Throughout the history of film one of the characters that continues to pop up is the mad scientist attempting to push his studies to the point of lunacy. This is a person who has become so obsessed with their primary objective that they throw any sense of moral code or obligation right out the window. The first and most famous example is Dr. Frankenstein in the numerous incarnations that have been brought to life over the decades, be it Colin Clive or Peter Cushing. Science is the only thing of importance to these men. With Re-Animator we get another take on the Frankenstein mentality, though it is more tongue in cheek and finds some humor in the situation. Based on the H.P. Lovecraft story, the film opens with what will be our resident mad scientist Herbert West (Jeffrey Combs) encountering the possible consequences of his experiments when his mentor dies at the European school he is attending. Having "learned all he can" there he arrives at an American university and rooms with golden boy med student Dan Cain (Bruce Abbott). Dan is the typical over zealous student that's dating the dean's daughter Megan (Barbara Crampton) and being a general BMOC (big man on campus). Herbert uses the relationship between Dan and Megan as leverage in getting Dan to assist him in his experiments. His goal: to bring people back from brain death. Eventually the pair are discredited by the administration and they are forced to go about their work in secret. Of course these plans go awry as issues spring up with how Herbert's "agent" works. Director Stuart Gordon delivers a film that, even though it could have dated itself, manages to break that 1980's mold and become something more than a late night cable TV film lost to obscurity. He manages to walk the thin line between a horror film and a comedy, balancing the two and delivering a film that is stronger for it. It is a gorefest, but there is enough humor to take the edge off, but it doesn't end up a parody of itself. For being a lower budget film the performances are well done with the stand outs being Combs and David Gale as Dr. Carl Hill, an under handed professor that becomes a failed experiment with consequences. The film is visually striking with its effects and even though the budget was low, still managed to push the envelope and deliver something new. Gordon shoots the film not with the effects as star, but as a valued character actor. There are scenes that remain legendary in Re-Animator even if they are old school camera trickery. I'm going to go out on a limb and say that Re-Animator is the Frankenstein of the 1980's. The film is built as a loving parody of the Mary Shelly classic. It comes from an era where films are perpetually stuck because of their reliance on cliches of the era, but Re-Animator stands out and survives beyond those neon bounds. It captures you with a well worn idea that is garnished with more modern sensibilities. It's horror that gives you a break instead of slamming you in the head with murder-death-kill every ten minutes just for the sake of it. Re-Animator is a great overlapping genre piece that has the ability to be enjoyed more than once. The film never gets old and always delivers a great experience for the audience.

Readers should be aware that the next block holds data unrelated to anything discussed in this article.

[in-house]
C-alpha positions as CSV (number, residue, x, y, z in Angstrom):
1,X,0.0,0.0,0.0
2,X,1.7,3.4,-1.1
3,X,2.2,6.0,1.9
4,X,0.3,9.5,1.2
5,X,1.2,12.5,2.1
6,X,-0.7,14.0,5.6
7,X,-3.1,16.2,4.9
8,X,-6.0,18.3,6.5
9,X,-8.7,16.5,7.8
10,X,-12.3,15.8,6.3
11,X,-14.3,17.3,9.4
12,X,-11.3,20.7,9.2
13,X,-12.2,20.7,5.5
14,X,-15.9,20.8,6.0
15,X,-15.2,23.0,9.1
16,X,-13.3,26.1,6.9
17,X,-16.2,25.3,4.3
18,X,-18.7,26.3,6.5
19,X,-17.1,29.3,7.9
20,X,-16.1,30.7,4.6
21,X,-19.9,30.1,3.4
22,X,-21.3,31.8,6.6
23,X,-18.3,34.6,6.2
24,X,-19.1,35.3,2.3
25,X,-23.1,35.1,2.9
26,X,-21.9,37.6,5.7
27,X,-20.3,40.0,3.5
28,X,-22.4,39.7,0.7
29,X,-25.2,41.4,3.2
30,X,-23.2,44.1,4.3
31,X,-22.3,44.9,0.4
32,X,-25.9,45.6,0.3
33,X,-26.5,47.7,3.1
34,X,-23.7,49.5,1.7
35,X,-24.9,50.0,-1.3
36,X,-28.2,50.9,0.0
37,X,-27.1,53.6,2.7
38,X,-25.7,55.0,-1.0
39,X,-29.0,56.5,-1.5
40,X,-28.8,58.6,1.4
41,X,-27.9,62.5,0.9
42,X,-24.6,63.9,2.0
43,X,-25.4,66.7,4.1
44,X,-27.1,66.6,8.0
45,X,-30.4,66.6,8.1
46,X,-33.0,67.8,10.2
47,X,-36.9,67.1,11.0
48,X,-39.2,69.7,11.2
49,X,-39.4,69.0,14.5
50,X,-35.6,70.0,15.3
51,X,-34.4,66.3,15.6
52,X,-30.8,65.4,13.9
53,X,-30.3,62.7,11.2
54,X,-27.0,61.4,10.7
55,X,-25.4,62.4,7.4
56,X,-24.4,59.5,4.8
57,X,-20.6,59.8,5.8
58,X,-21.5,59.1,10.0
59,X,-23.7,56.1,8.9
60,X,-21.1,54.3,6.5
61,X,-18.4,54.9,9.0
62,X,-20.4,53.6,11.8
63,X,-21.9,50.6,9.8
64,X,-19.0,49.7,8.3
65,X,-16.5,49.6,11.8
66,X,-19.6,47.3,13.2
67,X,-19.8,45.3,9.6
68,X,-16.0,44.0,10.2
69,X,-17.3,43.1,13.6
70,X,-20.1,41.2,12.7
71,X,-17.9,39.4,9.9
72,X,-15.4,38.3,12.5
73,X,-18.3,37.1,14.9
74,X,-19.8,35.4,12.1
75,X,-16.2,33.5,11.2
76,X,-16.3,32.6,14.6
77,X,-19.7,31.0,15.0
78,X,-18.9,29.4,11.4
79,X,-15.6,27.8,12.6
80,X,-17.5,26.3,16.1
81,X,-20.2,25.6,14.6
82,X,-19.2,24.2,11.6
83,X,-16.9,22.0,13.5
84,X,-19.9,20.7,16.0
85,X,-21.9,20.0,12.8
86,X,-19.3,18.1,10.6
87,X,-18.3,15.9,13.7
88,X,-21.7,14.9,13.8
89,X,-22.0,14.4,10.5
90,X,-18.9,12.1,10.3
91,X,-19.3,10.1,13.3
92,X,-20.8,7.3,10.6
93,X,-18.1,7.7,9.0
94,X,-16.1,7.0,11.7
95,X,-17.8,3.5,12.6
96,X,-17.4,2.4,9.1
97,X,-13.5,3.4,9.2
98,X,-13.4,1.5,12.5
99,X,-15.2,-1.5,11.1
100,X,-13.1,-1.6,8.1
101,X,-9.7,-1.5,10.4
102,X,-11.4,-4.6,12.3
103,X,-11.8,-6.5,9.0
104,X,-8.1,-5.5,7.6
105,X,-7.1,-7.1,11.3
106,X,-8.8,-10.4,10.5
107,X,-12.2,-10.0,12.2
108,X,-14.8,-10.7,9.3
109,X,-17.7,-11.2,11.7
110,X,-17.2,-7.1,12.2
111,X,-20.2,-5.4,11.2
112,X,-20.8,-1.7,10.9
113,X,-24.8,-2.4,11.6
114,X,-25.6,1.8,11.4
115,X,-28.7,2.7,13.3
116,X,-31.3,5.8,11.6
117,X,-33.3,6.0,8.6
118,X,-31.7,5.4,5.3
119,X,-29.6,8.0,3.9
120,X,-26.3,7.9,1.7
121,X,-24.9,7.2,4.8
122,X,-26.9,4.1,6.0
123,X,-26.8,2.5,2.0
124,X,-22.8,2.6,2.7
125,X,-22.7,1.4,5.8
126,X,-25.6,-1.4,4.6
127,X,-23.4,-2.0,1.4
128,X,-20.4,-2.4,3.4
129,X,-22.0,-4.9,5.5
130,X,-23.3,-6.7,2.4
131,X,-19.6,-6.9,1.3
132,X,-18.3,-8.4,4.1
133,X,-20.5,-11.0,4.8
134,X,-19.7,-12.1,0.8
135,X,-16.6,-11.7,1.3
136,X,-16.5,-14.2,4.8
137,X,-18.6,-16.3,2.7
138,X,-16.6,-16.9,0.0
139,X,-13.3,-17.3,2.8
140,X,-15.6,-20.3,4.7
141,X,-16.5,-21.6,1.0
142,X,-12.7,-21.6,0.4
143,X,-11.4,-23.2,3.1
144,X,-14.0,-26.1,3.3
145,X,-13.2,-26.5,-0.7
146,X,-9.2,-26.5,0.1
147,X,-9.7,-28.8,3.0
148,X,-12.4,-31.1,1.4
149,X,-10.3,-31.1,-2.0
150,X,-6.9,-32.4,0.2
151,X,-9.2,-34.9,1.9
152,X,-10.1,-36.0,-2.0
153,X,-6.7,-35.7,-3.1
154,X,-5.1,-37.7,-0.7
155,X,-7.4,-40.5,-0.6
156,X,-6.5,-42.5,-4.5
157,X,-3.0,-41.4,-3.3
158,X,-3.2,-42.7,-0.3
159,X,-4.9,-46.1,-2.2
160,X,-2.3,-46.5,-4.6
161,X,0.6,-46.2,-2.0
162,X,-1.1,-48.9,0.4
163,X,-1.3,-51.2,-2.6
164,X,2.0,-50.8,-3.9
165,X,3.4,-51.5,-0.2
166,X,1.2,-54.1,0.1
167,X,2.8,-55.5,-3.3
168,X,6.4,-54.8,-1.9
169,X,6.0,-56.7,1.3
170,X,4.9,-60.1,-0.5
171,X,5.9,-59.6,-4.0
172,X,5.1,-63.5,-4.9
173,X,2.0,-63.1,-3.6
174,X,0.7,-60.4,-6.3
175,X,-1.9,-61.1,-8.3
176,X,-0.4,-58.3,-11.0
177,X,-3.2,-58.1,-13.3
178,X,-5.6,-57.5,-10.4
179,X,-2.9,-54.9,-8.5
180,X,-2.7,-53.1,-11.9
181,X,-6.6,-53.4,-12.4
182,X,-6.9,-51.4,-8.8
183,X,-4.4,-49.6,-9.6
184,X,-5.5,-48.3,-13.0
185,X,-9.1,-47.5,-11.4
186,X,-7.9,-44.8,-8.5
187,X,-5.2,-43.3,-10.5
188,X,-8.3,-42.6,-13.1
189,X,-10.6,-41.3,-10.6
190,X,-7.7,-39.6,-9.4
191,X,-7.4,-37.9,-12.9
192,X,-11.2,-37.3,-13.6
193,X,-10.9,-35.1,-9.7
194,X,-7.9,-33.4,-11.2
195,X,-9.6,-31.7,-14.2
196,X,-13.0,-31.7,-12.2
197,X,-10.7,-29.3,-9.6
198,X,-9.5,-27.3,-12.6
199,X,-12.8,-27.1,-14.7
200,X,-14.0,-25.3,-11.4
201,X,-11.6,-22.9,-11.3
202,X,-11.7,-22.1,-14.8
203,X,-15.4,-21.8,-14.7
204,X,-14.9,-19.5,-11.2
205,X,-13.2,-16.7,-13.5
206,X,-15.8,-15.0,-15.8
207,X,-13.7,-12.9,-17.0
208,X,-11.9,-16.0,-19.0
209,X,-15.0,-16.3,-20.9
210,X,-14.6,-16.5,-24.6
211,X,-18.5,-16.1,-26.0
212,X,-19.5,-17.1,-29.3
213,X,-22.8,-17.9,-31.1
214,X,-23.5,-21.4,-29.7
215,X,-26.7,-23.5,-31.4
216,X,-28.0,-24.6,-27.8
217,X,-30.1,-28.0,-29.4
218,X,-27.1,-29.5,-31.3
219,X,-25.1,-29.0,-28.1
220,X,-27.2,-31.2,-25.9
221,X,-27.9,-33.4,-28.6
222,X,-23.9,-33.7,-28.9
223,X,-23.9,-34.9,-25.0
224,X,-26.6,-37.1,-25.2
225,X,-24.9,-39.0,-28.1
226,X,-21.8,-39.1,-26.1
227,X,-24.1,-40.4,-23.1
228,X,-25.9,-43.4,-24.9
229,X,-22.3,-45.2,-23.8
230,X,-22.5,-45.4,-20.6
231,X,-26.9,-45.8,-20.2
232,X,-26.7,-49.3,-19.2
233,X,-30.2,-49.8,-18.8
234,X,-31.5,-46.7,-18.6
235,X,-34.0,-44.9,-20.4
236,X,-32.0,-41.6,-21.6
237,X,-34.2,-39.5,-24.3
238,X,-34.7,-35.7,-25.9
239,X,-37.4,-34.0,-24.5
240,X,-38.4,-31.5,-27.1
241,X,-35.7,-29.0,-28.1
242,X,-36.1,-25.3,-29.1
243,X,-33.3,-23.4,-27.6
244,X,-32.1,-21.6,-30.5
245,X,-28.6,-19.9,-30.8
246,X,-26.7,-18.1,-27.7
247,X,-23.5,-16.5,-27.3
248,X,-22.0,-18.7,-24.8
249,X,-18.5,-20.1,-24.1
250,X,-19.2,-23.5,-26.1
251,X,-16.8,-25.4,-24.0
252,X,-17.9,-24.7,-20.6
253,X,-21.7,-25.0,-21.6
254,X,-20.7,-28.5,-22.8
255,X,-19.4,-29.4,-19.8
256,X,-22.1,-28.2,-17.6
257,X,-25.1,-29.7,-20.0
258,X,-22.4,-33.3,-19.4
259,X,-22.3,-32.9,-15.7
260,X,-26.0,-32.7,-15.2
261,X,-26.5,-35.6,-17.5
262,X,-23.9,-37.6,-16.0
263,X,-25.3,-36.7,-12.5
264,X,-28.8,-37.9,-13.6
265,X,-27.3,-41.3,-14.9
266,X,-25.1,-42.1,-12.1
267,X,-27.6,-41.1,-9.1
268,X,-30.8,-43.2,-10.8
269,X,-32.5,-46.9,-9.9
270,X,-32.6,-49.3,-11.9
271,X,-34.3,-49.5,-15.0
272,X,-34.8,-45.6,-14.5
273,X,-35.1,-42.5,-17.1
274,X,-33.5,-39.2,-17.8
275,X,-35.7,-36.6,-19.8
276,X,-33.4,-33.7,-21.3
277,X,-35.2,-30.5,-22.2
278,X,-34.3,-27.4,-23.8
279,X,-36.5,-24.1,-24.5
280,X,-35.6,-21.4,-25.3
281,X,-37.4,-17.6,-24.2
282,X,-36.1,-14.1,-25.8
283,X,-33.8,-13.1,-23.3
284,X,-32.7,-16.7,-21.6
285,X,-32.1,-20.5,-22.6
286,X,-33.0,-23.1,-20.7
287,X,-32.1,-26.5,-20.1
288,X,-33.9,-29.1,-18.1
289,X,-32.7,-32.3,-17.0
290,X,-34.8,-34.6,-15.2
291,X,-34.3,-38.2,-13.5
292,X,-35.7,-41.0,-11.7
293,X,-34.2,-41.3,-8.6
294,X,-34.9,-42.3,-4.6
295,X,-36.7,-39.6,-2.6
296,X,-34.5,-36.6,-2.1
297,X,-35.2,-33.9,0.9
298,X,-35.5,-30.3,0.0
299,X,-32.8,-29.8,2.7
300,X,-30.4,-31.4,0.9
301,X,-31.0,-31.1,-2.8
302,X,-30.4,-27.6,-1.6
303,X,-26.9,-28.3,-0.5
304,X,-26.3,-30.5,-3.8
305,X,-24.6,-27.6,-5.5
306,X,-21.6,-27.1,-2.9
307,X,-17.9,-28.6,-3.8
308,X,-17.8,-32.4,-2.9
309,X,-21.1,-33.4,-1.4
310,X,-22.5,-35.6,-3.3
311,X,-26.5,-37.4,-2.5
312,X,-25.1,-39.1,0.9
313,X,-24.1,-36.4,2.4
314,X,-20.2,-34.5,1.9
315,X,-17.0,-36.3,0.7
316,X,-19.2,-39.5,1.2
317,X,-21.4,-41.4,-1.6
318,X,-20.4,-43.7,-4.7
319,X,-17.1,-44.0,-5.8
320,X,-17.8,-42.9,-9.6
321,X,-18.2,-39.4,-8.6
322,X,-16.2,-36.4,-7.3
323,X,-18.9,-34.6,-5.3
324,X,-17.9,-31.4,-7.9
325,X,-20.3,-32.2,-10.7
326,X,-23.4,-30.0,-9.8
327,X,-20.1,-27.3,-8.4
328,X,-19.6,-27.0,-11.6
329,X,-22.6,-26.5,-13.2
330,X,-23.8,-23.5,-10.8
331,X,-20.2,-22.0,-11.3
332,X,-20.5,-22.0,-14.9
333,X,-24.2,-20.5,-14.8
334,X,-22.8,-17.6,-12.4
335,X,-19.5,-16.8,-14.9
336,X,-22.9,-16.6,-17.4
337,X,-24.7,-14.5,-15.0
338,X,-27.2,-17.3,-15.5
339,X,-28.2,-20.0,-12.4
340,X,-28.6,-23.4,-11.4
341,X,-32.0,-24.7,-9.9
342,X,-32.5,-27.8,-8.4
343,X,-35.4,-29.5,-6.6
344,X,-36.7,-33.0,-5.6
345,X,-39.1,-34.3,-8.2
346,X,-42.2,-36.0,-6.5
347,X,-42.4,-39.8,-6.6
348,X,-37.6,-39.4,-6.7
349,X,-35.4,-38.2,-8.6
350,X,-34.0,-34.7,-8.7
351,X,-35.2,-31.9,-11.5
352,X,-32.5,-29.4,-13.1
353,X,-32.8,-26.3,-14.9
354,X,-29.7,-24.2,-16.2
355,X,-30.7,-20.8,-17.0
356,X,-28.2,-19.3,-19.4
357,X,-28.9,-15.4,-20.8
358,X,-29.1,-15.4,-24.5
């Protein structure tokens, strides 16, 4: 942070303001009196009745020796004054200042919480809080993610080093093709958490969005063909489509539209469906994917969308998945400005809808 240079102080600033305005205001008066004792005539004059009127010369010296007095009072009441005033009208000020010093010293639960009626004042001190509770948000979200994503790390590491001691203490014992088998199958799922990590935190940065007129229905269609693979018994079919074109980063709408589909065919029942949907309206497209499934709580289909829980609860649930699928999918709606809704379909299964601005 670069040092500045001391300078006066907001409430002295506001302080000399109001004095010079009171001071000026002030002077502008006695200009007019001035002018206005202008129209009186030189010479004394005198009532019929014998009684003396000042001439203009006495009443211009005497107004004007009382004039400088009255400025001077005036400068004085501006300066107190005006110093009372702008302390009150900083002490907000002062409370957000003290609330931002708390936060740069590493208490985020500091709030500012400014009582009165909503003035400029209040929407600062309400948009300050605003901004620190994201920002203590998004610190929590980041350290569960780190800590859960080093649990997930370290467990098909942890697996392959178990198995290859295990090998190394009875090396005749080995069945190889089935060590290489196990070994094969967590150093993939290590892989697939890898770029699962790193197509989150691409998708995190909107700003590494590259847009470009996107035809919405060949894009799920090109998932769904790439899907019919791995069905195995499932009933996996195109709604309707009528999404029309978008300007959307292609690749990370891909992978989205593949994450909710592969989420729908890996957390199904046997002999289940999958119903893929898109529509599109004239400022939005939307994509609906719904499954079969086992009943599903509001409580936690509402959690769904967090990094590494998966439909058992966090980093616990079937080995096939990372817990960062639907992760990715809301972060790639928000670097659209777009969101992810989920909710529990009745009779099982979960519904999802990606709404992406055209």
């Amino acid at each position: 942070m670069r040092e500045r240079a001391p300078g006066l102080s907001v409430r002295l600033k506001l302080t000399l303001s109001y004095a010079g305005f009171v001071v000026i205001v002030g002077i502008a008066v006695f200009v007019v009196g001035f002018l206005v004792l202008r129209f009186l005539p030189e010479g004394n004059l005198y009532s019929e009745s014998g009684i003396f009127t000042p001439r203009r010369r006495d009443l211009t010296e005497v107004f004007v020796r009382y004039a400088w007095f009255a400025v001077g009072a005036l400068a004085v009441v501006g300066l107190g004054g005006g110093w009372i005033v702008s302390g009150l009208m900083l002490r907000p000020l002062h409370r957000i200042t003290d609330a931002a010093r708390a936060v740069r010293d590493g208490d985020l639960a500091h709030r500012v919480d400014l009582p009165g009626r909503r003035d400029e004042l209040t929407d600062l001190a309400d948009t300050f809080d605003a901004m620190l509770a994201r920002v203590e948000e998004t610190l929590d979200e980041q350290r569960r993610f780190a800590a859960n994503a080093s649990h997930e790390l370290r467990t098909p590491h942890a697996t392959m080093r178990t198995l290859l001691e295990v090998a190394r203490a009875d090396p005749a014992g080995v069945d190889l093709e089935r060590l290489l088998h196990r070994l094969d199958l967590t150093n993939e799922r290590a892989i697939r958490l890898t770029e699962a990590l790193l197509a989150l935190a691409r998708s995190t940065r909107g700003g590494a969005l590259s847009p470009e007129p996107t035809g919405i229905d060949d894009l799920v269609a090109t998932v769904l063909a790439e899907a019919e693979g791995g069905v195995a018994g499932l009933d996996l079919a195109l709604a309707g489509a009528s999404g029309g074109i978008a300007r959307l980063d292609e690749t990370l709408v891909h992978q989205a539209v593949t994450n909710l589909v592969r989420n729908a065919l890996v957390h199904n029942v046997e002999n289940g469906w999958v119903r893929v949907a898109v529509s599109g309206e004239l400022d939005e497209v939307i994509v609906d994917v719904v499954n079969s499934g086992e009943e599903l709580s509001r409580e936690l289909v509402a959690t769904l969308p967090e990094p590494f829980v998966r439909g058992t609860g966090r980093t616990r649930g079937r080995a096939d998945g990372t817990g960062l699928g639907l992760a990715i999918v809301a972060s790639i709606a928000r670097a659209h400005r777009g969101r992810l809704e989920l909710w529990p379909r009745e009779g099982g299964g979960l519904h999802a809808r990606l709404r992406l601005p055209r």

Chris G Super Reviewer